An artist’s rendition of the InSight lander operating on the surface of Mars. Seismologists used data from the lander to make the first direct measurements of three subsurface boundaries from the crust to the core of the red planet. (Credit: NASA )

Team measures Mars from crust to core

Seismologists used data from NASA's InSight Lander to get measurements deep within Mars. What they learned might clarify planetary formation.

Jade Boyd-Rice • futurity
Aug. 6, 2020 6 minSource

Using data from NASA’s InSight Lander on Mars, seismologists have made the first direct measurements of three subsurface boundaries from the crust to the core of the red planet.

“Ultimately it may help us understand planetary formation,” says Alan Levander, coauthor of a new study published in Geophysical Research Letters .

While researchers have previously calculated the thickness of Mars’ crust and the depth of its core with a number of models, the InSight data allowed for the first direct measurements, which researchers can use to check models and ultimately to improve them, Levander says.

“In the absence of plate tectonics on Mars, its early history is mostly preserved compared with Earth,” says graduate student Sizhuang Deng, the paper’s coauthor.

“The depth estimates of Martian seismic boundaries can provide indications to better understand its past as well as the formation and evolution of terrestrial planets in general.”

Finding clues about Mars’ interior and the processes that formed it are key goals for InSight, a robotic lander that touched down in November 2018.

The probe’s dome-shaped seismometer allows scientists to listen to faint rumblings inside the planet, in much the way that a doctor might listen to a patient’s heartbeat with a stethoscope.

Seismometers measure vibrations from seismic waves. Like circular ripples that mark the spot where a pebble disturbed the surface of a pond, seismic waves flow through planets, marking the location and size of disturbances like meteor strikes or earthquakes, which are aptly called marsquakes on the red planet. InSight’s seismometer recorded more than 170 of these from February to September 2019.

Seismic waves also subtly change as they pass through different kinds of rock. Seismologists have studied the patterns in seismographic recordings on Earth for more than a century and can use them to map the location of oil and gas deposits and much deeper strata.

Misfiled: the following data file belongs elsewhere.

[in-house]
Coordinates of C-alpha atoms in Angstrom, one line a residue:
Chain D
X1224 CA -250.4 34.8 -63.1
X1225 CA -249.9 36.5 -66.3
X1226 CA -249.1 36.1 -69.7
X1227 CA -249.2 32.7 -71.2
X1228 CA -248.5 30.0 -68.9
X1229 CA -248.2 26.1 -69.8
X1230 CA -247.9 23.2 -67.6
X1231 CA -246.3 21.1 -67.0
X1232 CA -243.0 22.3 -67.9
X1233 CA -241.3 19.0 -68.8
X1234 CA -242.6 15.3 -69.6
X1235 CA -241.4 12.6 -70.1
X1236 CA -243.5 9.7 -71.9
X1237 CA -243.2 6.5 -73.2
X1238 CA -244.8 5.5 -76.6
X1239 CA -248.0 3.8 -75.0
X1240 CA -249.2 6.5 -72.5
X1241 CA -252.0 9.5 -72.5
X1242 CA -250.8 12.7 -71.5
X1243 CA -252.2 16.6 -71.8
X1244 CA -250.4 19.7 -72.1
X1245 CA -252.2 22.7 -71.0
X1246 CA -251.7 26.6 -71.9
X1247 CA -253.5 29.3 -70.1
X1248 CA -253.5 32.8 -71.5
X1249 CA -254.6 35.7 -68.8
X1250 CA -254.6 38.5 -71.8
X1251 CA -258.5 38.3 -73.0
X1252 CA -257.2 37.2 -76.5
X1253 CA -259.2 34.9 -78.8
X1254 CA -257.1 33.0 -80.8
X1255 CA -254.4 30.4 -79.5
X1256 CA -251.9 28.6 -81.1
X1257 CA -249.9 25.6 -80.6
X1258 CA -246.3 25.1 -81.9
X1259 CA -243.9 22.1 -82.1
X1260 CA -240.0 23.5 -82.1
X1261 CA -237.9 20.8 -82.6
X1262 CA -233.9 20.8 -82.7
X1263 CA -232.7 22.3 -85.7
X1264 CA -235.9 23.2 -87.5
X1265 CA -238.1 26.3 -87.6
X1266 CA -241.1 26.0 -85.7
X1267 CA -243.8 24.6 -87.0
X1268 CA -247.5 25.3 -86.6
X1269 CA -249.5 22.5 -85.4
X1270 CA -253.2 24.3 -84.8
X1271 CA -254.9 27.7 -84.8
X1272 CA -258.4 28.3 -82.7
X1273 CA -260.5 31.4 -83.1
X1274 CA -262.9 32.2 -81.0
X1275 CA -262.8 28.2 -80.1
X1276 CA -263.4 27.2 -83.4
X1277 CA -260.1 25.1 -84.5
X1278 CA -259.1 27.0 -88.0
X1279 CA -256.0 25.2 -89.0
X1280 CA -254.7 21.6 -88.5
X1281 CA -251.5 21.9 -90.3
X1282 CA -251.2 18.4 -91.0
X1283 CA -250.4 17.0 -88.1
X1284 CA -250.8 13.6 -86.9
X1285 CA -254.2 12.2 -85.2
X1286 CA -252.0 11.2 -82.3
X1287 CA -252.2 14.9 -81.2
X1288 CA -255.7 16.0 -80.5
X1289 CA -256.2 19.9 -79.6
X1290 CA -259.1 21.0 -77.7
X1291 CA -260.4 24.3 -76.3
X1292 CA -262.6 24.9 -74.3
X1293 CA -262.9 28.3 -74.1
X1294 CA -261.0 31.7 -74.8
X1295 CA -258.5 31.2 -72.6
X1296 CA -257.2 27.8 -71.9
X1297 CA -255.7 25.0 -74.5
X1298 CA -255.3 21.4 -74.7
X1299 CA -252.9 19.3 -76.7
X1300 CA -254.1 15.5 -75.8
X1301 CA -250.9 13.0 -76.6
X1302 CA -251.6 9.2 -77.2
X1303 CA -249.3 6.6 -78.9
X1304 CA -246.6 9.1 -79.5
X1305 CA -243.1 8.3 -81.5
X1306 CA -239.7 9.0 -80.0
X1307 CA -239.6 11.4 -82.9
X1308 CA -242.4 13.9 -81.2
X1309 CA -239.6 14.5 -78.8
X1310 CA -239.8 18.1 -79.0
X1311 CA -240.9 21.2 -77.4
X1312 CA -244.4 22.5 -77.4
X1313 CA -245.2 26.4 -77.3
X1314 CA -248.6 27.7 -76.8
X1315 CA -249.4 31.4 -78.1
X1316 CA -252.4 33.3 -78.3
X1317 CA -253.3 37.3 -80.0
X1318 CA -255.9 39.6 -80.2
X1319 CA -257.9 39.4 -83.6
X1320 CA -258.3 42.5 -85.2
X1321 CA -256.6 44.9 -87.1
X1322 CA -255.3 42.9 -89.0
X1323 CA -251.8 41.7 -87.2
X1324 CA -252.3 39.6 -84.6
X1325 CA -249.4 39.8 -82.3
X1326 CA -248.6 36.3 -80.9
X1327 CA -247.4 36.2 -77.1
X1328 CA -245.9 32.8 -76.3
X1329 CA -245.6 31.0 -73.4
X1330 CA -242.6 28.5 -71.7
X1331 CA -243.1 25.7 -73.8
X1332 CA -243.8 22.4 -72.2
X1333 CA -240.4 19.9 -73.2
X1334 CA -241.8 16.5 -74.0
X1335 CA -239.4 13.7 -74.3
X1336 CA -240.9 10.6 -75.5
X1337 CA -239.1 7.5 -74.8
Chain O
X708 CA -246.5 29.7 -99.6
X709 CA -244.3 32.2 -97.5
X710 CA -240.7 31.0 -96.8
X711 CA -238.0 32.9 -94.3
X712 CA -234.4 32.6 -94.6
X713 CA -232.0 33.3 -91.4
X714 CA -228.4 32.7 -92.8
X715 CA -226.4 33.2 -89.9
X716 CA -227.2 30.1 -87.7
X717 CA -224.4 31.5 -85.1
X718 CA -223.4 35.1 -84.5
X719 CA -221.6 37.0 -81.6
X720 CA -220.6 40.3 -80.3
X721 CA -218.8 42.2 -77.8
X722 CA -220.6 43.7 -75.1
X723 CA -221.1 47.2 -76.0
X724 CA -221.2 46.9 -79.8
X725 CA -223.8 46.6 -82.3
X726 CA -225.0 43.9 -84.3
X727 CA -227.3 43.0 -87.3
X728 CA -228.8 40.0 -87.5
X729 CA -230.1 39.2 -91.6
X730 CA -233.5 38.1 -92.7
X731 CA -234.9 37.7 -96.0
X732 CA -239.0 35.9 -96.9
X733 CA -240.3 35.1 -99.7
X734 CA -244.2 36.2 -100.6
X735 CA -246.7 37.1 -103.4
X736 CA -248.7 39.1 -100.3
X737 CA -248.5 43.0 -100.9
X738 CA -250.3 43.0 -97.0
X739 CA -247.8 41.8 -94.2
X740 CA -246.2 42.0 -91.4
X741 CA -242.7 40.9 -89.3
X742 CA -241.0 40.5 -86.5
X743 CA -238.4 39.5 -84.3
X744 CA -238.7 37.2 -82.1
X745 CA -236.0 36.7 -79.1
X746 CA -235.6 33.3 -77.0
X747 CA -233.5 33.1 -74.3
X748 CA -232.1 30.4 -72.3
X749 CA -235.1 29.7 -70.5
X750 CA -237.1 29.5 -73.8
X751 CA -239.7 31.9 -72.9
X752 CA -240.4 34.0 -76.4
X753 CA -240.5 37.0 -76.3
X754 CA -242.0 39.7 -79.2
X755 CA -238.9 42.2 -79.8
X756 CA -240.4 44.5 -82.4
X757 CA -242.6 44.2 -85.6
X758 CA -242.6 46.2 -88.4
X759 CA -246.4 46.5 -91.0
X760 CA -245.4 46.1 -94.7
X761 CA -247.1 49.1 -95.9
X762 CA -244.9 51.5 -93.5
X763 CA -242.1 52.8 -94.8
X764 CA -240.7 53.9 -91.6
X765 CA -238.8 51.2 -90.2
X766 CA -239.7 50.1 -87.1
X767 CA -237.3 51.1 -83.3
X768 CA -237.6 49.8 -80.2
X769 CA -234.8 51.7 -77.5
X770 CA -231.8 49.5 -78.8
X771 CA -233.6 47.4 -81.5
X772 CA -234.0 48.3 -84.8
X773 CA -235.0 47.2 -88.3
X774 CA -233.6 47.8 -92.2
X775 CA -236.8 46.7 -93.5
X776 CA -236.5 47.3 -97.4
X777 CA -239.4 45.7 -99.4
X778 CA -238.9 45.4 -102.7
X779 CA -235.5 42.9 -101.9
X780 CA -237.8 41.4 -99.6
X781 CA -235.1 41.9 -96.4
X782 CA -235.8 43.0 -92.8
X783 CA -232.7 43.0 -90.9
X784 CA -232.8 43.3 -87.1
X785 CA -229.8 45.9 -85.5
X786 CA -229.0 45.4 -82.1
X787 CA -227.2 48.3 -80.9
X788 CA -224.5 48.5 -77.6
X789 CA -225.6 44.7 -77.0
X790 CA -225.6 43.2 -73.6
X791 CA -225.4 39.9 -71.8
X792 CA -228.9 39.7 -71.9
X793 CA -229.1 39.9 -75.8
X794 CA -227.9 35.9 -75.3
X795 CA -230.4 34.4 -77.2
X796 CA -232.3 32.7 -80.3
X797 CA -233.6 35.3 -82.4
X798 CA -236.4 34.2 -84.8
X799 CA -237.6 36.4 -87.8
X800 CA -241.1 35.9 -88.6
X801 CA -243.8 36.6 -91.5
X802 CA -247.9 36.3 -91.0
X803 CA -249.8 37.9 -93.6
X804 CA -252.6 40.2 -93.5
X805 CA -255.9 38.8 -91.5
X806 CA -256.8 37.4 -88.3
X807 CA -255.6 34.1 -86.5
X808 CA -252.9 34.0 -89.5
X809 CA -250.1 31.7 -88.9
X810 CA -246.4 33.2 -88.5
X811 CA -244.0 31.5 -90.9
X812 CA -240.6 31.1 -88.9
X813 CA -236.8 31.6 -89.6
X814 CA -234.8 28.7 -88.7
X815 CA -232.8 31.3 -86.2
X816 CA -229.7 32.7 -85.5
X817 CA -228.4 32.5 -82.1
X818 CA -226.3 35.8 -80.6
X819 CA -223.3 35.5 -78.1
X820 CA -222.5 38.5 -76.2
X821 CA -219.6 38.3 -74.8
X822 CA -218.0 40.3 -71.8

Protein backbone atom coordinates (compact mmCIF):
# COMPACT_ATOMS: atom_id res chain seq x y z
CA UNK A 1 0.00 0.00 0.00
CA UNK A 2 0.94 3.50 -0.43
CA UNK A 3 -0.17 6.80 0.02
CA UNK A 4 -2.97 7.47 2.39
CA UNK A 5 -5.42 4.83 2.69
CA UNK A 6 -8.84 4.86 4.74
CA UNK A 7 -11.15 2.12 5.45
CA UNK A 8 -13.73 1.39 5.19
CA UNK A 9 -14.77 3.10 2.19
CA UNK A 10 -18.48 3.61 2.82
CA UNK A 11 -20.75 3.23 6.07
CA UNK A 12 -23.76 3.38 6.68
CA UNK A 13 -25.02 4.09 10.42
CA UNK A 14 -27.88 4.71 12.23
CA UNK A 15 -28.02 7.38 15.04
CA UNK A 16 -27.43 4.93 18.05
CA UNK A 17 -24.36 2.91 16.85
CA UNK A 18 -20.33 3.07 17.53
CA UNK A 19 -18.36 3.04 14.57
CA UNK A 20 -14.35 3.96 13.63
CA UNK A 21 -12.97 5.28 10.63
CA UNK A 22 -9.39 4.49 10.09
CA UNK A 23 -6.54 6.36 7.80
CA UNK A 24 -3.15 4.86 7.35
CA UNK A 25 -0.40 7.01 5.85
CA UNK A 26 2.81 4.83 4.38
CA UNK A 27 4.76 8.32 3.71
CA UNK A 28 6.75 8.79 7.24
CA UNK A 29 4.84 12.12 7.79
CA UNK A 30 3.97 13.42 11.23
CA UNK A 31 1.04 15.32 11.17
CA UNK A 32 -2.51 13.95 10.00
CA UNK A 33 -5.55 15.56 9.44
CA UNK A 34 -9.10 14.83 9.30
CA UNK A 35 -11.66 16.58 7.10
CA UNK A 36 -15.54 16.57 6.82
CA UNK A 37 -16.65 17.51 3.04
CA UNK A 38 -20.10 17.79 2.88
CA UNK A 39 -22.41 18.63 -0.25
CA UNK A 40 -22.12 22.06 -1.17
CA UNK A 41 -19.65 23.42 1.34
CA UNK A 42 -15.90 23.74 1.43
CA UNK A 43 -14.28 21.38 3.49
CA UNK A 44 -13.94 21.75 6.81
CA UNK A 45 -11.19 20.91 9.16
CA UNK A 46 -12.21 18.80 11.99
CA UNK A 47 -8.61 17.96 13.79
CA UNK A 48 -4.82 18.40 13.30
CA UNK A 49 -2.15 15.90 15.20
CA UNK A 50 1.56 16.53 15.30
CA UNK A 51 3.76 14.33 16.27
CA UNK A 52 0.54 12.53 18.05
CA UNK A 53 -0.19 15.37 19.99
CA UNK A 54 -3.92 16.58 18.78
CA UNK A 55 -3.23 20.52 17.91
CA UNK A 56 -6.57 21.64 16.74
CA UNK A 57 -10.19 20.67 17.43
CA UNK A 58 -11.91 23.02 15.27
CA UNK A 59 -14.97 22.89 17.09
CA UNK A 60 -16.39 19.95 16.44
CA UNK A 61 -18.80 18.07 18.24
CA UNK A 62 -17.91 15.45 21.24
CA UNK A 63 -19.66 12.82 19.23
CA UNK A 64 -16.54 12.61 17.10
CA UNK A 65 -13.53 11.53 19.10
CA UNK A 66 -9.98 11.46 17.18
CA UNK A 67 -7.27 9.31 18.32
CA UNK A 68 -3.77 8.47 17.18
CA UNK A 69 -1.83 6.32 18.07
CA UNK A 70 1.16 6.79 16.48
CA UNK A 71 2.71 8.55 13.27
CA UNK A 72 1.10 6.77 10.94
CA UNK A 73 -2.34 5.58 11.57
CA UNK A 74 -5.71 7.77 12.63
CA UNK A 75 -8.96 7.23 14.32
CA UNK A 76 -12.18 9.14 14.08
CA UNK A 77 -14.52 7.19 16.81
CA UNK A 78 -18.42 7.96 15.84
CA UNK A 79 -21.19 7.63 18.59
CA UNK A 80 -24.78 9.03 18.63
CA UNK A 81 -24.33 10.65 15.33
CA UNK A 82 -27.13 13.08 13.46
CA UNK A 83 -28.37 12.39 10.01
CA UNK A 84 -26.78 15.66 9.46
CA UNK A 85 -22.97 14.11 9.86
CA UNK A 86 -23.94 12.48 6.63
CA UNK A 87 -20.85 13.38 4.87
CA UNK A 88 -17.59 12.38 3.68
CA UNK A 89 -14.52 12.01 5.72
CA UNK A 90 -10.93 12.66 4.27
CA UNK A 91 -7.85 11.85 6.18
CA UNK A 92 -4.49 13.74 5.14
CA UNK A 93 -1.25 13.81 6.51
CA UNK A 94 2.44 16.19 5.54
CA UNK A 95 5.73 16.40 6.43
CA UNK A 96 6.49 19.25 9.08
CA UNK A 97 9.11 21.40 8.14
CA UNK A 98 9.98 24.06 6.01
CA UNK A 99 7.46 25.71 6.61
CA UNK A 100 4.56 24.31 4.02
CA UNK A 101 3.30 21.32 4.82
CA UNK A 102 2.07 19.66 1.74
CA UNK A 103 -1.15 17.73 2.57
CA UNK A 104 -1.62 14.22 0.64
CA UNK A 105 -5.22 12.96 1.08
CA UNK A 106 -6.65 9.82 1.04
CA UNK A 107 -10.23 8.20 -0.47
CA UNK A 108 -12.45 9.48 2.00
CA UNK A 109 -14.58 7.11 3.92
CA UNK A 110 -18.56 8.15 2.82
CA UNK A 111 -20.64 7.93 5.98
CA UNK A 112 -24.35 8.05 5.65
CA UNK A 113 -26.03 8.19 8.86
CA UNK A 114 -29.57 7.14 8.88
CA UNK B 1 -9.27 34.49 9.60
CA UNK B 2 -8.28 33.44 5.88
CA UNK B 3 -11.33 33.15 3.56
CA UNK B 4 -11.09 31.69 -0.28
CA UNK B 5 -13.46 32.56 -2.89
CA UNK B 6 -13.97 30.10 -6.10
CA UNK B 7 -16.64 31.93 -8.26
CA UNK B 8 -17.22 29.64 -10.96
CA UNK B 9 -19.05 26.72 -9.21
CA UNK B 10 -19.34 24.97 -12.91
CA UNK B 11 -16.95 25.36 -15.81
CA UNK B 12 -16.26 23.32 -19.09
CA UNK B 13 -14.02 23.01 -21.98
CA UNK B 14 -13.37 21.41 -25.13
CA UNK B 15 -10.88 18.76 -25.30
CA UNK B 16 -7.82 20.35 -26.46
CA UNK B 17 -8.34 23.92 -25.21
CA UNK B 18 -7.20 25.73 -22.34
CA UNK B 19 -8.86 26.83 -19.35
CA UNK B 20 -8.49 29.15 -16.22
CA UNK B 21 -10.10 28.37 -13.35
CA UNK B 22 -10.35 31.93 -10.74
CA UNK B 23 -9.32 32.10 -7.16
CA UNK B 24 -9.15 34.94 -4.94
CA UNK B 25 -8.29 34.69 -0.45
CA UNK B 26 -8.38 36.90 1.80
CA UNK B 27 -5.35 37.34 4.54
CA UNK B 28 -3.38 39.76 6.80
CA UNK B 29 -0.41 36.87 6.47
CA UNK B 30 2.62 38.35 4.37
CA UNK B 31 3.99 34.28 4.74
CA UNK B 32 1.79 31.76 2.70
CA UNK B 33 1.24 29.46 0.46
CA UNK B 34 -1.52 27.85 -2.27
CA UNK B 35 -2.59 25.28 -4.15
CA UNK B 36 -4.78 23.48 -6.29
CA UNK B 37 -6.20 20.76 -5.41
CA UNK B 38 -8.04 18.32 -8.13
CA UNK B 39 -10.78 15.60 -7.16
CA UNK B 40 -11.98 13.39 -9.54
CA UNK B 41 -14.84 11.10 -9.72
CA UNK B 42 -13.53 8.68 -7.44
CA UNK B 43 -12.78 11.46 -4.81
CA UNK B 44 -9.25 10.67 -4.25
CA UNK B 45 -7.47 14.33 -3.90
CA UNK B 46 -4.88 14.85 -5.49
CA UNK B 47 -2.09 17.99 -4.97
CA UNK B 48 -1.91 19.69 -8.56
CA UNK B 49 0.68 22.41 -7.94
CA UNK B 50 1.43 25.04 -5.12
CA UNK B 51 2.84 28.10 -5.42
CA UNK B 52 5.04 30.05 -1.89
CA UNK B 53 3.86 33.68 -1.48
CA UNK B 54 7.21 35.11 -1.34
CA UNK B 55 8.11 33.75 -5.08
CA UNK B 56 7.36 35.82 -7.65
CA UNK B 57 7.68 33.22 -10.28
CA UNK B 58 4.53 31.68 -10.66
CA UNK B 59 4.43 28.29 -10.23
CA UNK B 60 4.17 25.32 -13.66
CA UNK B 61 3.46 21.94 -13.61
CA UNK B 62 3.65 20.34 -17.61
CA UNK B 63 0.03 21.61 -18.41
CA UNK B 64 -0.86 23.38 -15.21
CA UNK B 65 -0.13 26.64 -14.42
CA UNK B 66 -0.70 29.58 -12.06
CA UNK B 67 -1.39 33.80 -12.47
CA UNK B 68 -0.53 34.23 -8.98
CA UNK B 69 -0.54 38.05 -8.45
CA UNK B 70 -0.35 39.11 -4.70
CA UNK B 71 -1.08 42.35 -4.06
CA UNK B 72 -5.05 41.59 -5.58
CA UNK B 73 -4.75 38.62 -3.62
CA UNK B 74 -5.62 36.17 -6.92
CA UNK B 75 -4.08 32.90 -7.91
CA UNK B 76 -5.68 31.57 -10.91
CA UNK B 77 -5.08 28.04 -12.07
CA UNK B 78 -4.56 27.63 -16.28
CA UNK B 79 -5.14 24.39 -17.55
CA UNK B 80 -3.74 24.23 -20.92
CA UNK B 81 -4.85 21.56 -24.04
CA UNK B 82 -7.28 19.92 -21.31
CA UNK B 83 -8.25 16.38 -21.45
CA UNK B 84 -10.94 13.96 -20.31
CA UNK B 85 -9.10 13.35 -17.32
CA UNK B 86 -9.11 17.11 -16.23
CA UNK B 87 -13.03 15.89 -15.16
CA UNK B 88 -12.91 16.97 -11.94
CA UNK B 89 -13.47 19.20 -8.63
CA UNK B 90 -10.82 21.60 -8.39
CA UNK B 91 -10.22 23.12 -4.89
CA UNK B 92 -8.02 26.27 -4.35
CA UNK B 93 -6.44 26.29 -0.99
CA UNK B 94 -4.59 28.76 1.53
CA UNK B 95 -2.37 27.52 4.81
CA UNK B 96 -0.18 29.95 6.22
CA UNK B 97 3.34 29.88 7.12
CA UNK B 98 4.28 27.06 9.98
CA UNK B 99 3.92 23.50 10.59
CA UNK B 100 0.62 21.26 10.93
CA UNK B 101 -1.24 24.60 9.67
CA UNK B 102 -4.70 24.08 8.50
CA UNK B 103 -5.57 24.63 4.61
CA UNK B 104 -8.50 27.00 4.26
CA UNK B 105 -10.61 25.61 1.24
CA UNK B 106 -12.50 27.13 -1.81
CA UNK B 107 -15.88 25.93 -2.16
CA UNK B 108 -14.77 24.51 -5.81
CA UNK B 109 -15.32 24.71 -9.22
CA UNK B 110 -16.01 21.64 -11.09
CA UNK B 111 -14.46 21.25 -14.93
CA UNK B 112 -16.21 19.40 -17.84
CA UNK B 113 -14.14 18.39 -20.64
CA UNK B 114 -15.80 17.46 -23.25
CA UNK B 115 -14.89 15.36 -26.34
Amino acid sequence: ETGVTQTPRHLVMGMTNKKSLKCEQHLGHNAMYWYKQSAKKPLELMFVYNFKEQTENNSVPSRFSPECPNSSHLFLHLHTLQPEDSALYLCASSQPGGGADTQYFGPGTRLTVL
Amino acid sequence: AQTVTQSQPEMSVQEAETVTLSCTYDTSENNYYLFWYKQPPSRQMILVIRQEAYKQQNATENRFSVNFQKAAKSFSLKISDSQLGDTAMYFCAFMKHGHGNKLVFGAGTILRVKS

“The traditional way to investigate structures beneath Earth is to analyze earthquake signals using dense networks of seismic stations,” says Deng. “Mars is much less tectonically active, which means it will have far fewer marsquake events compared with Earth. Moreover, with only one seismic station on Mars, we cannot employ methods that rely on seismic networks.”

For the study, Levander, Deng, and Carey Croneis professor of earth, environmental and planetary sciences, analyzed InSight’s 2019 seismology data using a technique called ambient noise autocorrelation.

“It uses continuous noise data recorded by the single seismic station on Mars to extract pronounced reflection signals from seismic boundaries,” Deng says.

The first boundary Deng and Levander measured is the divide between Mars’ crust and mantle almost 22 miles (35 kilometers) beneath the lander.

The second is a transition zone within the mantle where magnesium iron silicates undergo a geochemical change. Above the zone, the elements form a mineral called olivine, and beneath it, heat and pressure compress them into a new mineral called wadsleyite.

Known as the olivine-wadsleyite transition, researchers found this zone 690-727 miles (1,110-1,170 kilometers) beneath InSight.

“The temperature at the olivine-wadsleyite transition is an important key to building thermal models of Mars,” Deng says. “From the depth of the transition, we can easily calculate the pressure, and with that, we can derive the temperature.”

The third boundary he and Levander measured is the border between Mars’ mantle and its iron-rich core, which they found about 945-994 miles (1,520-1,600 kilometers) beneath the lander.

Better understanding this boundary “can provide information about the planet’s development from both a chemical and thermal point of view,” Deng says.

Rice’s earth, environmental and planetary sciences department funded the work.

Source: Rice University

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